Is your Business TCPA Compliant?

Posted by Ryan Howard


According to a recent report, year-to-date figures are indicating that consumers are filing less FDCPA claims. What that means is that businesses and debt collectors are staying readily compliant with the Fair Debt Collection Practices Act, which regulates against unfair collection practices. More 2016 litigation cases are centered around the Fair Credit Reporting Act (FCRA - regulating the use of consumer credit information) and Telephone Consumer Protection Act (TCPA). Unfortunately, TCPA cases are increasing steadily and for the wrong reasons. 

Is your business TCPA aware and compliant?

What is the TCPA?

The Telephone Consumer Protection Act was signed into law in 1991 in order to protect consumers from an excess of unsolicited phone calls. Later, this lead to the adoption of the National Do Not Call Registry which allows consumers to opt out of telemarketing and other unsolicited calls. The TCPA also regulates the following:

  • What time calls are allowed or prohibited
  • Requirement of identification of solicitors and the companies they represent
  • Maintenance of a do not call list and how long it should be honored
  • Restricted use of autodialers
  • Restricted use of computerized calls to cell phones

In general, unless a consumer has given express written consent to be contacted, it is a violation of the TCPA.

Read more detail here: What is the TCPA?


Why are there more TCPA cases?

The Act was passed in 1991. Consider the time period - pre-Internet, pre-social media, pre-cell phones. In fact, one of the stipulations of the TCPA prohibits unsolicited faxes. Fax machines are still in use but not nearly as they were in 1991. Technology has certainly changed which leaves enforcement of the law ambiguous at best.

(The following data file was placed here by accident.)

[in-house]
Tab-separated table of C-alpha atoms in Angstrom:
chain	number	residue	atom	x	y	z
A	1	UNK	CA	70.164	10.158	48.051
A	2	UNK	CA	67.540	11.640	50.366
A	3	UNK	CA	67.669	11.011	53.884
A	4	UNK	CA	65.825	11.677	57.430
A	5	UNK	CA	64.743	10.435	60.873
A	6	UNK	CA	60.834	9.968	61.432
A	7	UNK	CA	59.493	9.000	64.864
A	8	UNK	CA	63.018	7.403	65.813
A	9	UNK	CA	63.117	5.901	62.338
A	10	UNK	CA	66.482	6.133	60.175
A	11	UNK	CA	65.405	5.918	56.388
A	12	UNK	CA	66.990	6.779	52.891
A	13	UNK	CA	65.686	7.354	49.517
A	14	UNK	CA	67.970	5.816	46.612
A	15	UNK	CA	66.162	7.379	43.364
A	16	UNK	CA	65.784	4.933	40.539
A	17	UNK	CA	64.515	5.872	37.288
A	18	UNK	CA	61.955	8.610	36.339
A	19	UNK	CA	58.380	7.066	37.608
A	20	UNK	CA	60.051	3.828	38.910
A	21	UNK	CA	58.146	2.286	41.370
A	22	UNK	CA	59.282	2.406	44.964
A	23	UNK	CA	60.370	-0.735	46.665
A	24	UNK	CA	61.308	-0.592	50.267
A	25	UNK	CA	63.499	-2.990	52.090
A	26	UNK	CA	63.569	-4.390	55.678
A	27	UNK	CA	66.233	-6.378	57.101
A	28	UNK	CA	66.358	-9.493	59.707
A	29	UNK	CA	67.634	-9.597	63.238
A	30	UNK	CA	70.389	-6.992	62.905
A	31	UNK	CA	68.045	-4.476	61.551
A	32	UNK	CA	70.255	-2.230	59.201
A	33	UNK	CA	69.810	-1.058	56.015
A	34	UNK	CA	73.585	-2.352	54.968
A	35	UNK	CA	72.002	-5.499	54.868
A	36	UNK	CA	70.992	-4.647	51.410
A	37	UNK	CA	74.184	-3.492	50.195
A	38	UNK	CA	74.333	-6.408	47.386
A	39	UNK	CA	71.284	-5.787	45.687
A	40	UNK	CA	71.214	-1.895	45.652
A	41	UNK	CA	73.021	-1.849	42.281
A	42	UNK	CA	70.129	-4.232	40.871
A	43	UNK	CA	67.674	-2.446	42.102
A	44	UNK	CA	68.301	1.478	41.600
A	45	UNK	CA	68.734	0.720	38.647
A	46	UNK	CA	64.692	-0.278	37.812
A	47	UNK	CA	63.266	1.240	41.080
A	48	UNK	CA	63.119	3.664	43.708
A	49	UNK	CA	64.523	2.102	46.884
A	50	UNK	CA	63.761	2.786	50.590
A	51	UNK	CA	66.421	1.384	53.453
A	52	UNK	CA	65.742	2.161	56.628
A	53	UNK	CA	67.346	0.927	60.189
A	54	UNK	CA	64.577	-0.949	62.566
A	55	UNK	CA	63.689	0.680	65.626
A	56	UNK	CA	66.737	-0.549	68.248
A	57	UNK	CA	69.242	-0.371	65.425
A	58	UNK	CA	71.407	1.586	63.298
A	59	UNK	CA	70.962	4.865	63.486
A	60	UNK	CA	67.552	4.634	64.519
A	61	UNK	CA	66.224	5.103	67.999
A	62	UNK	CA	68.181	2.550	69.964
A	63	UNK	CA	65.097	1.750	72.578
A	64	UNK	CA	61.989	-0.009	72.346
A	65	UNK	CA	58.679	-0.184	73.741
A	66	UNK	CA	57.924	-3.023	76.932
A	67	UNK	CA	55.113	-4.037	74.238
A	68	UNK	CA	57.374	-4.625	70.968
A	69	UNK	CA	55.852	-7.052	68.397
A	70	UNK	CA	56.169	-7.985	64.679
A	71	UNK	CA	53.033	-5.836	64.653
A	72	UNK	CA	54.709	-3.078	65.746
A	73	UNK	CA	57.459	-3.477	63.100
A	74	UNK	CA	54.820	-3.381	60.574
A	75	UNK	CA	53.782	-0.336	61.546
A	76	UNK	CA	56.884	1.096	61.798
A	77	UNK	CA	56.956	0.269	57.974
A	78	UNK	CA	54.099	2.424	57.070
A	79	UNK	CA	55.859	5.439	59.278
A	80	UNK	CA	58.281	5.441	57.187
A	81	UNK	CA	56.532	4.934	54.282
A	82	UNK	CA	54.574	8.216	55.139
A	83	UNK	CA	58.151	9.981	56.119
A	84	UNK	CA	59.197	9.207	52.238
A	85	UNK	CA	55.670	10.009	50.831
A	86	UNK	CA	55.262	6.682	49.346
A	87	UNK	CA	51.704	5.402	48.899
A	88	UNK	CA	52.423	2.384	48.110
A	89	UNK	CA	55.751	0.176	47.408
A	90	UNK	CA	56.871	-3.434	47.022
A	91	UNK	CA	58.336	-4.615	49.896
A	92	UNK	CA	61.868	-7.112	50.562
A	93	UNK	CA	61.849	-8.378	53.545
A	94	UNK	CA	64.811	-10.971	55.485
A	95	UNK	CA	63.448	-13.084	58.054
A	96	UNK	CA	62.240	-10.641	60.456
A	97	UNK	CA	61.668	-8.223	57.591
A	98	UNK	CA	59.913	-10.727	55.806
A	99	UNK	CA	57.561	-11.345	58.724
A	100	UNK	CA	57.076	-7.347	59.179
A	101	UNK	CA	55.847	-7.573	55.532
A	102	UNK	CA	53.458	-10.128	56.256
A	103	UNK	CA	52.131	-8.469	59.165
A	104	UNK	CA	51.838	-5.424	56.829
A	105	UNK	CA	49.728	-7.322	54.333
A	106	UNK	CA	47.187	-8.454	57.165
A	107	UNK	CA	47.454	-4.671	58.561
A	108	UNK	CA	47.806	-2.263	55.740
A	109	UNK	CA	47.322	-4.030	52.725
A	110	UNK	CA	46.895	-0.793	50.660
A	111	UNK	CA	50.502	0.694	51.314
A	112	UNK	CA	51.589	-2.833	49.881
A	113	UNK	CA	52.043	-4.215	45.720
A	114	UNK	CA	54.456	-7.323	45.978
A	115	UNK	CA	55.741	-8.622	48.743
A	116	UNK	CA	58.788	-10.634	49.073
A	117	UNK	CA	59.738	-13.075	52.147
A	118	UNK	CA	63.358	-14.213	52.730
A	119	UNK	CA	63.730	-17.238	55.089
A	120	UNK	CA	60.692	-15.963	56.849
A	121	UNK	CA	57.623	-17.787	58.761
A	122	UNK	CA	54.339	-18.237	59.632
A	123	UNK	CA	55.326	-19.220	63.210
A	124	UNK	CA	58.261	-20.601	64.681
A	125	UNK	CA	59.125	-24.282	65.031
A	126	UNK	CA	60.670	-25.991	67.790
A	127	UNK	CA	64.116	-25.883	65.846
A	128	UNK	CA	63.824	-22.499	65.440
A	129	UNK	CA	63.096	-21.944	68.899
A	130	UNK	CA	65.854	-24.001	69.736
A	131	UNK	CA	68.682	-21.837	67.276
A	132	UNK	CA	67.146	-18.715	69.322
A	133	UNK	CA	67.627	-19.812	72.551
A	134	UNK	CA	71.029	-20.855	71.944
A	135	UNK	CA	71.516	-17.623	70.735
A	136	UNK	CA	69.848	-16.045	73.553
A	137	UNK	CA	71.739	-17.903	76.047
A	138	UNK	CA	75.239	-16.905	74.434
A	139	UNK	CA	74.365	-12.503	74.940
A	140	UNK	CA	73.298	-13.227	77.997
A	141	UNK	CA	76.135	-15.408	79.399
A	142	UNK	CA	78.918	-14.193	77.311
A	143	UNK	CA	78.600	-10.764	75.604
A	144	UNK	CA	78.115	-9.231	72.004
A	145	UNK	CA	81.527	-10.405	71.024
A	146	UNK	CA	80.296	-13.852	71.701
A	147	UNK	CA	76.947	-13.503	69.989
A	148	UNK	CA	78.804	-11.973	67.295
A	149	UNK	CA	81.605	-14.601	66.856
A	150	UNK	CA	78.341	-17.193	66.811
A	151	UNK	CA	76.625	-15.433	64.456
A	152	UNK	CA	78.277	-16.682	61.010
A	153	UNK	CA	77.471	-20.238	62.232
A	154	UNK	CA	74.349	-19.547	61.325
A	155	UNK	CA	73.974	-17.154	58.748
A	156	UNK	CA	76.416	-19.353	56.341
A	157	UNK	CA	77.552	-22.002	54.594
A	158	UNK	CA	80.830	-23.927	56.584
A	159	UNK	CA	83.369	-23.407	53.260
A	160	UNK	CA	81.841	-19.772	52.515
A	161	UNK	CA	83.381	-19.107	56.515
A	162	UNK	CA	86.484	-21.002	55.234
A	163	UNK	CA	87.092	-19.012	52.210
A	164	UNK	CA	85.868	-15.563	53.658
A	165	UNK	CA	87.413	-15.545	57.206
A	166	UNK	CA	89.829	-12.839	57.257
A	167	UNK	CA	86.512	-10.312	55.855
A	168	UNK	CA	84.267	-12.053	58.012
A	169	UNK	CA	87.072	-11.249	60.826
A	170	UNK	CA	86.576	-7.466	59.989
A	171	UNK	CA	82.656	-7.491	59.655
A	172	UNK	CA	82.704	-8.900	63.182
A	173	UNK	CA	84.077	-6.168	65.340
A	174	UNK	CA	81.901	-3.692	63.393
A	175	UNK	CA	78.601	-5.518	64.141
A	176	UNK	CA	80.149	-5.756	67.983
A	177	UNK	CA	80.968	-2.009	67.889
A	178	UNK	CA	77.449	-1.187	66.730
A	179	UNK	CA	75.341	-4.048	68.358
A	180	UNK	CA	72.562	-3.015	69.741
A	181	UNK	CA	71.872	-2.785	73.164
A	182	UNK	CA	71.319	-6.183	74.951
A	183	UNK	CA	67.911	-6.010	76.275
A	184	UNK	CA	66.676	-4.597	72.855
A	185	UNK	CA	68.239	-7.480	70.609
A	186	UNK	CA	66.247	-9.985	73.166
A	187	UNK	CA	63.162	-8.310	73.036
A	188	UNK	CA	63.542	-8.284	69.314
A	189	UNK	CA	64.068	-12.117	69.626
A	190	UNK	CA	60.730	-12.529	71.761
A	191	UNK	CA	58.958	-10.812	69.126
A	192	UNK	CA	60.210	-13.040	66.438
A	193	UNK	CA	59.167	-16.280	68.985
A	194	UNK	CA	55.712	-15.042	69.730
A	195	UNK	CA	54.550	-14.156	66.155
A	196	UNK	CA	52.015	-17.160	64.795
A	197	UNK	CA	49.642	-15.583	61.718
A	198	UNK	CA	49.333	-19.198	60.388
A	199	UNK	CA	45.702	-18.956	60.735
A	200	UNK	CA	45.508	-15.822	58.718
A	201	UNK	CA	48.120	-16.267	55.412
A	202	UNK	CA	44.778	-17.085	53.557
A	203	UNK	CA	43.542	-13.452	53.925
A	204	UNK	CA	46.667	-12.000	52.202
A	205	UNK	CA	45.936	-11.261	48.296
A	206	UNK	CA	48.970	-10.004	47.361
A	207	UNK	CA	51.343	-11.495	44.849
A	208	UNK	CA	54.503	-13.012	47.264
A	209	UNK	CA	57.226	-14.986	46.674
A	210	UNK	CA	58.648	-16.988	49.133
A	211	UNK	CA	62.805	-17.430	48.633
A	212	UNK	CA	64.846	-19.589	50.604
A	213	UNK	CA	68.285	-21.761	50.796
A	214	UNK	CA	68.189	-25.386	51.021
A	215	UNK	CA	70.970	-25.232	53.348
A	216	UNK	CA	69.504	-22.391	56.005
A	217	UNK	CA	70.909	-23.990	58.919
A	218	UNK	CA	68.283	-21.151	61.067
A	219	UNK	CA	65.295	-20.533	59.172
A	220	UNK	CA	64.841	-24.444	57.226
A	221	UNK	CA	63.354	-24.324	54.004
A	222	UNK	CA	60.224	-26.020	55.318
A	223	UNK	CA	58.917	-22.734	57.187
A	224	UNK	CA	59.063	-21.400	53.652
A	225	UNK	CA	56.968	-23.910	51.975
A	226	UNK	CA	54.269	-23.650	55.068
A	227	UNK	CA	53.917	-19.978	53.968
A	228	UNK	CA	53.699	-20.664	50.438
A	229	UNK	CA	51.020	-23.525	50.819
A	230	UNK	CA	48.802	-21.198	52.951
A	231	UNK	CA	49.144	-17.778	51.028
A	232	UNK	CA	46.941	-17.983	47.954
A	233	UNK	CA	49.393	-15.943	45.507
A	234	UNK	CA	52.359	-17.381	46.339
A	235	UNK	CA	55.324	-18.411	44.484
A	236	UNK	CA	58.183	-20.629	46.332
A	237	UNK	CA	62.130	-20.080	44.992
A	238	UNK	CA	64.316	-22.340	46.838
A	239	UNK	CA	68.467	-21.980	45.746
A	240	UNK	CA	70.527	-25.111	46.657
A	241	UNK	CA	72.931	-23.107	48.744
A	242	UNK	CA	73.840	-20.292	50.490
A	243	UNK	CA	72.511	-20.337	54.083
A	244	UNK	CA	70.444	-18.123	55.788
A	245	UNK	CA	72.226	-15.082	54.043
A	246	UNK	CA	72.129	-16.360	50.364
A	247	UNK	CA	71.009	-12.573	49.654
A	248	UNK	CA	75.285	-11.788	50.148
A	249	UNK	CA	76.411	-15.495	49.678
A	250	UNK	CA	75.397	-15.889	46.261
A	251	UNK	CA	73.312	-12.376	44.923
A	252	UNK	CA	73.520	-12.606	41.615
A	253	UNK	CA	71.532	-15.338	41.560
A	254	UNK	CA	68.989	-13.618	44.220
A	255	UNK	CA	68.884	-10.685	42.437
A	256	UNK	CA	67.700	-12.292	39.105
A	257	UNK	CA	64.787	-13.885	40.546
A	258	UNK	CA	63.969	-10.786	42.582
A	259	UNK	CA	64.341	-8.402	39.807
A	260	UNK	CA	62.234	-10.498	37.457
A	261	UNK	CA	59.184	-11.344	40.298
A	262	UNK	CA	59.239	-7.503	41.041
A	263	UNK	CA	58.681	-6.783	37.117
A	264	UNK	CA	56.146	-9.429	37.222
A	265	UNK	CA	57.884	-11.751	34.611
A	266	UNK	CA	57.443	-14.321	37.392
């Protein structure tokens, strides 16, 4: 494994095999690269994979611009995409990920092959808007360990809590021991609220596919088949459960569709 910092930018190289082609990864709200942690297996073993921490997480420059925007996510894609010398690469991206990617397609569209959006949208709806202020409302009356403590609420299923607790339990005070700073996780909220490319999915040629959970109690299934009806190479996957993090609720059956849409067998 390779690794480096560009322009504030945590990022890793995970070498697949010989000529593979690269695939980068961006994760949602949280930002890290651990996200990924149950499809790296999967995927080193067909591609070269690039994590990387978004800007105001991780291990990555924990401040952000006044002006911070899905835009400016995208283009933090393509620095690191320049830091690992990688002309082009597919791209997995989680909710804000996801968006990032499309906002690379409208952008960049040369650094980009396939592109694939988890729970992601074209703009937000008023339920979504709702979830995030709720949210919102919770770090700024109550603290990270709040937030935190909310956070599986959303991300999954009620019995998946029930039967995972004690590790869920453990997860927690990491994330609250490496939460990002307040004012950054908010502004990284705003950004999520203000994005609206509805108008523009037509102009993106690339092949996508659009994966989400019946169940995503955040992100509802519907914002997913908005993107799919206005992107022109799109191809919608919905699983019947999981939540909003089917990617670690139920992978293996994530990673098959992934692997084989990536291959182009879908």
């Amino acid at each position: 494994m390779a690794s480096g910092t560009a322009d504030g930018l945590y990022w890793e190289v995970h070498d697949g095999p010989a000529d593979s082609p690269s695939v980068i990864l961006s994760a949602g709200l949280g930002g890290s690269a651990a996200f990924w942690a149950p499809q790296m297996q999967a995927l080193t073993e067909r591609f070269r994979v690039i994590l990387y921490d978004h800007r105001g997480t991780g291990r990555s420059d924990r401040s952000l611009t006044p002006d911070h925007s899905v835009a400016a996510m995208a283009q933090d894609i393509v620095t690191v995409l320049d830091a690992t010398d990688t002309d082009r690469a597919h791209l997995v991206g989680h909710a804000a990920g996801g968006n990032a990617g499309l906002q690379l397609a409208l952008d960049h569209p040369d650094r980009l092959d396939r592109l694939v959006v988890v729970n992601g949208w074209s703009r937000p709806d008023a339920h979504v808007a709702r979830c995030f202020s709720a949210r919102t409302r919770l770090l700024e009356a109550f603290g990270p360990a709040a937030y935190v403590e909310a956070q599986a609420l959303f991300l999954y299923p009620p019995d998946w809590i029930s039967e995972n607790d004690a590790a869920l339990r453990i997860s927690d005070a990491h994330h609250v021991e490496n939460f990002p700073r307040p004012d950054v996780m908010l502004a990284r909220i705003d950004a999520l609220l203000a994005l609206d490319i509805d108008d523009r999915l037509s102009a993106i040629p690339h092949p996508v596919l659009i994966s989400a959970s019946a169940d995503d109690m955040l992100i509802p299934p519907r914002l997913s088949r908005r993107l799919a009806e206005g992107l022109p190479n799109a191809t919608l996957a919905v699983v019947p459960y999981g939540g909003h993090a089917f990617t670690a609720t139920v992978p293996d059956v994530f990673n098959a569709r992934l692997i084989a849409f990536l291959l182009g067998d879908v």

Often when accounts are brought to the attention of debt collection agencies, the collection agency is unaware that the phone number they have been given for a debtor is their cell phone. In other cases, many individuals no longer have a landline so the cell phone is their only means of phone communication. If an agency or collector is leaving computerized voice or text messages on a cell phone, without the debtor's express consent, they are violating the TCPA.

A Forbes article, published this week, highlighted a "professional plaintiff" who specifically kept an excess of cell phones and a log in order to collect damages from various TCPA claims. The damages can cost a business upwards of $500 - $1500 per violation. The case has been watched closely by those who have petitioned for changes and clarity in the TCPA. The judge ultimately ruled in favor of the defendant. 

There is also a rise of multi-million dollar class action suits and settlements that have many creditors asking for clarification of the TCPA's provisions. 

Also of note, more industries, outside of telemarketers and debt collectors, are also facing TCPA lawsuits including sports franchises, social media companies, travel, retail and entertainment.


Is your business TCPA compliant?

Staying compliant with the TCPA starts with being aware of what the Act covers. Certain types of calls require consumer consent and some require consent in writing. Are the calls marketing or promotional or simply informative? More questions arise as technology evolves and businesses may attempt to adopt their own policies in order to stay in touch with their customers. Some consumers actually do want to hear from their healthcare providers (for example) or creditors but are unaware that they have to give consent simply because the organization or business is unaware as well. 

As you maintain communication with you customers, keep the following in mind:

  • Get prior written express consent before contacting your customer via phone
  • Make sure consent forms are clear and records are maintained
  • Allow your customers to opt out of communications
  • Understand that any device that automates mass phone calls may be considered an autodialer
  • Separate your messaging (marketing or informational) into categories or stay neutral
  • Partner with other businesses who are TCPA compliant

Education and awareness is a great start to staying compliant. Building and nurturing a good relationship with your clients and customers is also helpful. Even still, your business could be held liable for extraneous or excessive contact. Communication is part of creating trust between your business and your customer. Being TCPA aware and compliant can ensure that trust isn't broken.

Want to work with a TCPA-compliant collection agency? Request a quote here!

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Topics: TCPA